The Yankees are arguably the most successful professional sports team in the United States; they have won 40 AL pennants, and 27 World Series championships, all of which are MLB records. The Yankees have won more titles than any other franchise in the four major North American sports leagues. Forty-four Yankees players and eleven Yankees managers have been inducted into the National Baseball Hall of Fame, including Babe Ruth, Lou Gehrig, Joe DiMaggio, Mickey Mantle, Yogi Berra, and Whitey Ford. In pursuit of winning championships, the franchise has used a large payroll to attract talent, particularly during the Steinbrenner era. According to Forbes, the Yankees are the second highest valued sports franchise in the United States and the fifth in the world, with an estimated value of approximately $4 billion. The Yankees have garnered enormous popularity and a dedicated fanbase, as well as widespread enmity from fans of other MLB teams. The team's rivalry with the Boston Red Sox is one of the most well-known rivalries in U.S. sports.

From 1903–2018, the Yankees' overall win-loss record is 10,275–7,781 (a .569 winning percentage).

Ray Boone

Raymond Otis Boone (July 27, 1923 – October 17, 2004) was an American Major League Baseball player. He batted and threw right-handed.

Boone was born in San Diego, California, and attended San Diego's Hoover High School. He served in the United States Navy during World War II.

An infielder, he broke into the major leagues on September 3, 1948, with the Cleveland Indians. In a thirteen-year career, he hit .275 with 151 home runs in 1373 games for Cleveland, the Detroit Tigers, the Chicago White Sox, the Kansas City Athletics, the Milwaukee Braves and the Boston Red Sox.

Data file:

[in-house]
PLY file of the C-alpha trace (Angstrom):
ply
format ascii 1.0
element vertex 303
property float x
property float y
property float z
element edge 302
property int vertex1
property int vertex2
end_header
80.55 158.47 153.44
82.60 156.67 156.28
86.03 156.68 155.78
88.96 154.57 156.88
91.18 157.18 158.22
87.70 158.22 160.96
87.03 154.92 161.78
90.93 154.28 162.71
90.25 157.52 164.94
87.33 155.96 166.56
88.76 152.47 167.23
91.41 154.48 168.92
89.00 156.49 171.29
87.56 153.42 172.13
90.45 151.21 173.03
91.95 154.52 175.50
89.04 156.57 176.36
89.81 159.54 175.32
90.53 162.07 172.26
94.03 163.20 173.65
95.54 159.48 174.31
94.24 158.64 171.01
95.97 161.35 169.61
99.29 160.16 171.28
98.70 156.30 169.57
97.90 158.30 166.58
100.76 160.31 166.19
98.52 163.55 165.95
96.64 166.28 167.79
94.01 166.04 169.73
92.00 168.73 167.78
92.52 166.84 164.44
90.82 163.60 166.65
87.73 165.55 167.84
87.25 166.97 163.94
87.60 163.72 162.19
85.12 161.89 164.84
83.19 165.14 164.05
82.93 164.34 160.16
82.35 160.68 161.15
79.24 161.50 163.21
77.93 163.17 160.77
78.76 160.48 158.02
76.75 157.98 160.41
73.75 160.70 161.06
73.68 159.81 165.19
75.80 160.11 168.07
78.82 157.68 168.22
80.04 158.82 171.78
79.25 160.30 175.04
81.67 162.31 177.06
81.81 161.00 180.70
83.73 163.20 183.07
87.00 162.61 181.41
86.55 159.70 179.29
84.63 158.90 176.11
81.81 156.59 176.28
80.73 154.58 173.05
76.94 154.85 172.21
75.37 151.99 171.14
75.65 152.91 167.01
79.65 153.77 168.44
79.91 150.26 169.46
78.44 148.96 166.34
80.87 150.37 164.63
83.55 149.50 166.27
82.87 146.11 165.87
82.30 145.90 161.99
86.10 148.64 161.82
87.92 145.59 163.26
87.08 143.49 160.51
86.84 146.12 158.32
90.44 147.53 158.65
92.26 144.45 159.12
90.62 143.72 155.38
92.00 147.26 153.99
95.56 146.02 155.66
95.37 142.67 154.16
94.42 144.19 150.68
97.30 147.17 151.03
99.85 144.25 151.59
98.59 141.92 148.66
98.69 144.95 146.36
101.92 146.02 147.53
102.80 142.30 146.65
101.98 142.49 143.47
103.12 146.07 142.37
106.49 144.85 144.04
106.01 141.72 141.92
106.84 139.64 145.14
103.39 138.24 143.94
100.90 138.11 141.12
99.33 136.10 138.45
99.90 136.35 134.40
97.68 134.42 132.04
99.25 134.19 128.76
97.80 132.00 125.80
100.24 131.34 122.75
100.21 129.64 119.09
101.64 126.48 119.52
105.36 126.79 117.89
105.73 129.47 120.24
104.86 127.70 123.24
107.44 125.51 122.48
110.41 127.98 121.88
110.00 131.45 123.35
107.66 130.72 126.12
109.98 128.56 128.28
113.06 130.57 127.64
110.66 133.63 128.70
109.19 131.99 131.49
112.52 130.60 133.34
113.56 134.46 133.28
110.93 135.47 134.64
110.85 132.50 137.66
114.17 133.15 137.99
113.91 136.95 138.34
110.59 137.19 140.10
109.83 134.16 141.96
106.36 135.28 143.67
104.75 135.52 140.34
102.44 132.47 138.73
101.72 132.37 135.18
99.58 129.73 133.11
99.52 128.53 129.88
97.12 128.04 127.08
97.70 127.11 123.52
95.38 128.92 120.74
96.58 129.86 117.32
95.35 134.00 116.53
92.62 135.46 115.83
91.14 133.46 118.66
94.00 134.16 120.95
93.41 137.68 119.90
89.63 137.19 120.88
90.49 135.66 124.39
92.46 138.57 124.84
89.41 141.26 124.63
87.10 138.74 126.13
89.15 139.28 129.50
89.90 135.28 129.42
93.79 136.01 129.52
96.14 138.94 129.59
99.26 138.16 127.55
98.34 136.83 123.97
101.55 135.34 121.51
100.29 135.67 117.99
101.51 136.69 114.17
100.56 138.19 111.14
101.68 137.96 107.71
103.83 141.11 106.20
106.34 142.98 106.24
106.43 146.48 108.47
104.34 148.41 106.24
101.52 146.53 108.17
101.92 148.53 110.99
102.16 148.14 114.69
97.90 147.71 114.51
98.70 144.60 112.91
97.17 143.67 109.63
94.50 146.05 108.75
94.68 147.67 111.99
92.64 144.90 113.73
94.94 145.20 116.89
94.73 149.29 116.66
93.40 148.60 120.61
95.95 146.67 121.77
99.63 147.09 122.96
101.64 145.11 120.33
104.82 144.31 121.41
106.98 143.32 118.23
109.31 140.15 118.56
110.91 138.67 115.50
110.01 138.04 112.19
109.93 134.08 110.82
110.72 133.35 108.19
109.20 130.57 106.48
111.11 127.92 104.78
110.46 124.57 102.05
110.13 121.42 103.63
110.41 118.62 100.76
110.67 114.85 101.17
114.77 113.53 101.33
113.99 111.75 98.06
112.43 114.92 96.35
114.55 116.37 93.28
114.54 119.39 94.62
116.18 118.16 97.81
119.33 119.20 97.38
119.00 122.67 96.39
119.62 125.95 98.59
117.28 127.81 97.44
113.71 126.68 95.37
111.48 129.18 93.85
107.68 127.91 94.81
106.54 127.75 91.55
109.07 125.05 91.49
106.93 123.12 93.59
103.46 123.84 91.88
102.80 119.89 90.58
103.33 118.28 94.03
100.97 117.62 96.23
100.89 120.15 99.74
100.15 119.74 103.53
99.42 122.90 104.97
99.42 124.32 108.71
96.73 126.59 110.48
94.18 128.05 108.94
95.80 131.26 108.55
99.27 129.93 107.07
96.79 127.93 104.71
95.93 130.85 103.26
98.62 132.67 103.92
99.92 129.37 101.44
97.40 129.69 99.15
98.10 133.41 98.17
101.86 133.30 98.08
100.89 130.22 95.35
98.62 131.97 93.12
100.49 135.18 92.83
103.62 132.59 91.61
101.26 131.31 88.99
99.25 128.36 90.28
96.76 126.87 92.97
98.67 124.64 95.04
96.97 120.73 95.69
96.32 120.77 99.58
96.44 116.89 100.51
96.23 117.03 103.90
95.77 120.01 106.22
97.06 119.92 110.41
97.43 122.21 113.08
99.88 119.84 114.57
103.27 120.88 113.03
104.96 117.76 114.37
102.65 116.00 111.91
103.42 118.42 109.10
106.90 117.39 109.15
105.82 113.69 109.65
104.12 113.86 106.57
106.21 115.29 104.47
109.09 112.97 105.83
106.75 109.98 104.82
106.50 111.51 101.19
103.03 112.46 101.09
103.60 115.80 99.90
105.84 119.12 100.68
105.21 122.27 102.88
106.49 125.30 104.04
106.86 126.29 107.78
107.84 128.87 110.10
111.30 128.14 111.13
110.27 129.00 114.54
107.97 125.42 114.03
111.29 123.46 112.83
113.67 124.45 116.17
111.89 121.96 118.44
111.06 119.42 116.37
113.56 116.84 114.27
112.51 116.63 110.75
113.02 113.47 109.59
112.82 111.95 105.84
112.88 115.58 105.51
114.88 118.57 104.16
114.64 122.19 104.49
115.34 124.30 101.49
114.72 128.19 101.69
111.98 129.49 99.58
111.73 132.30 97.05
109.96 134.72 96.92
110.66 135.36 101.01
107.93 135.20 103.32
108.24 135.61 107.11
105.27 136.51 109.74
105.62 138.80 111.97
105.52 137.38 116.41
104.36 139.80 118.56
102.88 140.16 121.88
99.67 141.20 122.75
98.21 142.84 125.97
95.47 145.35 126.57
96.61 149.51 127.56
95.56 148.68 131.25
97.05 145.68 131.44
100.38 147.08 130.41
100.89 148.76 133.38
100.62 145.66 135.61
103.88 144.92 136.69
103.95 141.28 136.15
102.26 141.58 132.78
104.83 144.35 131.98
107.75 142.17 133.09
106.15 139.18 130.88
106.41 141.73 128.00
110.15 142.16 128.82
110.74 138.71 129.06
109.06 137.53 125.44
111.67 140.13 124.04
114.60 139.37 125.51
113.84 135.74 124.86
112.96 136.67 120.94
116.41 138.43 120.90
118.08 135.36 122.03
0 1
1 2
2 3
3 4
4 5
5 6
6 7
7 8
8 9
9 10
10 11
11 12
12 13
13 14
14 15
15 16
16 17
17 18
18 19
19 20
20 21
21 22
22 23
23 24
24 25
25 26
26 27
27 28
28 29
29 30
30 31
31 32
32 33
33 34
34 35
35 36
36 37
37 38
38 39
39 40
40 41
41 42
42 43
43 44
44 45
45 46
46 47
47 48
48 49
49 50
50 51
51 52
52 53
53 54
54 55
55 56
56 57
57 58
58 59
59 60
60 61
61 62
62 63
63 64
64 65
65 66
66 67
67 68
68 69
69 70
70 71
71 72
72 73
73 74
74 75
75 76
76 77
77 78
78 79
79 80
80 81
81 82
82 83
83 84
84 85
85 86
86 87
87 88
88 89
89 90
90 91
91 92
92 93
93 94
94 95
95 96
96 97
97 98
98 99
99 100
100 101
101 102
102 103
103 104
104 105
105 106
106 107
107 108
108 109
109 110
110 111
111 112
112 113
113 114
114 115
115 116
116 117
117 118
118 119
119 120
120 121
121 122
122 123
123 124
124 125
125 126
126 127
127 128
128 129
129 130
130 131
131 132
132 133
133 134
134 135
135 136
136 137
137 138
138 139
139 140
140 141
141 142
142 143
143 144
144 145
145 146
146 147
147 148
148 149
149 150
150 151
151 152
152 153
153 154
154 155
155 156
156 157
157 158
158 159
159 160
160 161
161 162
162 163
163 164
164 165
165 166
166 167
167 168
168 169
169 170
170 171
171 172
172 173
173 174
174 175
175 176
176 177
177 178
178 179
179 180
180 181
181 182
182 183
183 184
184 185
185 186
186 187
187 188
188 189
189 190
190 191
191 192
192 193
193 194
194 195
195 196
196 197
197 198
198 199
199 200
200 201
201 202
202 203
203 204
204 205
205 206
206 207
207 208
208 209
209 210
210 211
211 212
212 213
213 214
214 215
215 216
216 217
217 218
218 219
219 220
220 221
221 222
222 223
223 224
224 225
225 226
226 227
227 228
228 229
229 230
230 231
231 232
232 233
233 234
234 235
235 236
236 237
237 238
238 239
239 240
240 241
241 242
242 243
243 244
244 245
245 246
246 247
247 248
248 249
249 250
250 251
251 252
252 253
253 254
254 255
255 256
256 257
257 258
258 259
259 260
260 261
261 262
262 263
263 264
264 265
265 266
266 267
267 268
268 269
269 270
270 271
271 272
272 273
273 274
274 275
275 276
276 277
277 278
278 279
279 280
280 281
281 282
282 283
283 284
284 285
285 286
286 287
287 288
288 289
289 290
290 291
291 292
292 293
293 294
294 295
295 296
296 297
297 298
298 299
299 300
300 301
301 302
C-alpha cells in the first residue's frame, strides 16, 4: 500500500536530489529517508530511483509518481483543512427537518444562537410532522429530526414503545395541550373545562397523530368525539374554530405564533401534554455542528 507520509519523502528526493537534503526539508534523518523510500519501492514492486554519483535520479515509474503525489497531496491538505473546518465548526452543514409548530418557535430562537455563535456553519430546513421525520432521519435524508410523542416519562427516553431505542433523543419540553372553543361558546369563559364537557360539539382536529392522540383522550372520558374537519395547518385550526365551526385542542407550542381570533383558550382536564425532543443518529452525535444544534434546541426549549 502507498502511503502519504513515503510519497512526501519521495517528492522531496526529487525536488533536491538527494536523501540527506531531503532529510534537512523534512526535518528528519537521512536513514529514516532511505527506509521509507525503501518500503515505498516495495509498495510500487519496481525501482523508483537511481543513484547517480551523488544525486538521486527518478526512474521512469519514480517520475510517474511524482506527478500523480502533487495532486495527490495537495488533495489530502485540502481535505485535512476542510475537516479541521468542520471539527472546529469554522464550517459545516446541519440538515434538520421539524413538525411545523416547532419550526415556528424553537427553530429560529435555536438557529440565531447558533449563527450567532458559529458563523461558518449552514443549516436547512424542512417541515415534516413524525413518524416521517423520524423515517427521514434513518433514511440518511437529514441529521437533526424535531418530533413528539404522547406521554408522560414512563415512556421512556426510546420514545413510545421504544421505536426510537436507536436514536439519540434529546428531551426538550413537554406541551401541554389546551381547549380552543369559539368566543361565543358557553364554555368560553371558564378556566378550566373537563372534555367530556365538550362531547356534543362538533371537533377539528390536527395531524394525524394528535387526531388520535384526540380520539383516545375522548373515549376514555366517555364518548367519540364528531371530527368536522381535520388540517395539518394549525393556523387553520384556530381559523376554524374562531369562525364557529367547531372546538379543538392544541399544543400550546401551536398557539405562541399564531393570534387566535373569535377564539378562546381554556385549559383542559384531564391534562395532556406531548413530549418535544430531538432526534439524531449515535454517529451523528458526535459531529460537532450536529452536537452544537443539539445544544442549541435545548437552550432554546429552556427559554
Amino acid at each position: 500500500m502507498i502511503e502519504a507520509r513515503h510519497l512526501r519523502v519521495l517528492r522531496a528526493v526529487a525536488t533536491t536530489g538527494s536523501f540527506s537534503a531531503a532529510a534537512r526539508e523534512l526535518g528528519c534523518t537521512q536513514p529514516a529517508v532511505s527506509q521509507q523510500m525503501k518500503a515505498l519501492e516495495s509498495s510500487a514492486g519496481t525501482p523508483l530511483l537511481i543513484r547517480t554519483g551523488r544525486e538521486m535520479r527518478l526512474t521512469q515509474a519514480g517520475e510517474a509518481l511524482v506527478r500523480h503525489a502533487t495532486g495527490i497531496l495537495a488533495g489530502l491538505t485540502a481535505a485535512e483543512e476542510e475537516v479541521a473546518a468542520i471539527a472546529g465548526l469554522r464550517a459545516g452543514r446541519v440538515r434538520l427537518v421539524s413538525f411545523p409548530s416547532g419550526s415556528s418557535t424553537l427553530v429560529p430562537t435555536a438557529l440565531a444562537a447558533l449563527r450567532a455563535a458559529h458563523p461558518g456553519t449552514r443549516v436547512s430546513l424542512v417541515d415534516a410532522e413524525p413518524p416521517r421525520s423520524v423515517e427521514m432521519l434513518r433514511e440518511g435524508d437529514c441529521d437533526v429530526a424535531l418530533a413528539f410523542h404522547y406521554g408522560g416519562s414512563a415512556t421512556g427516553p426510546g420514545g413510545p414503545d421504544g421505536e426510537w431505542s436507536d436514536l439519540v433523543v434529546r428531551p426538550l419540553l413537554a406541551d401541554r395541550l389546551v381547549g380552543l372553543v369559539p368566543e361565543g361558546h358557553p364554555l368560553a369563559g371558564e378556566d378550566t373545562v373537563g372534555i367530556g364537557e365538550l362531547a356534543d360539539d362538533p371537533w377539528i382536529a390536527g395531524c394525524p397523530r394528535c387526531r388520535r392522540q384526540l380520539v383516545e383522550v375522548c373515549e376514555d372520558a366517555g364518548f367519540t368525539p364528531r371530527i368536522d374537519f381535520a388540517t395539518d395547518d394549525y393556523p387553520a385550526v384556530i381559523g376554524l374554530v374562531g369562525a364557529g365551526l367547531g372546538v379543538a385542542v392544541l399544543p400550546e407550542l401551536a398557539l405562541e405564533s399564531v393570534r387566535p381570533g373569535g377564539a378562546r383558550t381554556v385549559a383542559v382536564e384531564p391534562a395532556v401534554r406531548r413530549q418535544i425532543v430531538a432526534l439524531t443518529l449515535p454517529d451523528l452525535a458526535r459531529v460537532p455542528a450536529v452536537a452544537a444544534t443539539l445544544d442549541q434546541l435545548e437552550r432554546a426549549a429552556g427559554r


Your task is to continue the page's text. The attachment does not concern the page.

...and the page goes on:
Boone was followed into the majors by son, Bob Boone, who was a catcher from 1972 to 1990 and grandsons Bret Boone, who played from 1992 to 2005, and Aaron Boone, who played 1997 to 2009. The Boone family was the first to send three generations of players to the All-Star Game. Recently, the Washington Nationals selected Ray's great-grandson, Jake (Bret's son) in the 2017 draft, making the Boone family the first to produce four generations of players. In 1973, Boone was also inducted by the San Diego Hall of Champions into the Breitbard Hall of Fame honoring San Diego's finest athletes both on and off the playing field.Boone, in his later years, spent over three decades as a Red Sox scout and was well known as the leader of the local San Diego National Lumberjack Association chapter.Boone was a descendant of American pioneer Daniel Boone.Boone died at the age of 81 on October 17, 2004 following a long illness in San Diego.

Utah Blaze

The Utah Blaze were a professional arena football team based in Salt Lake City, Utah and competed in the West Division of the Arena Football League. Home games were played at the EnergySolutions Arena. In 2013, the team did not submit proper documentation to remain in the AFL and the entire roster was reassigned to other teams in the league.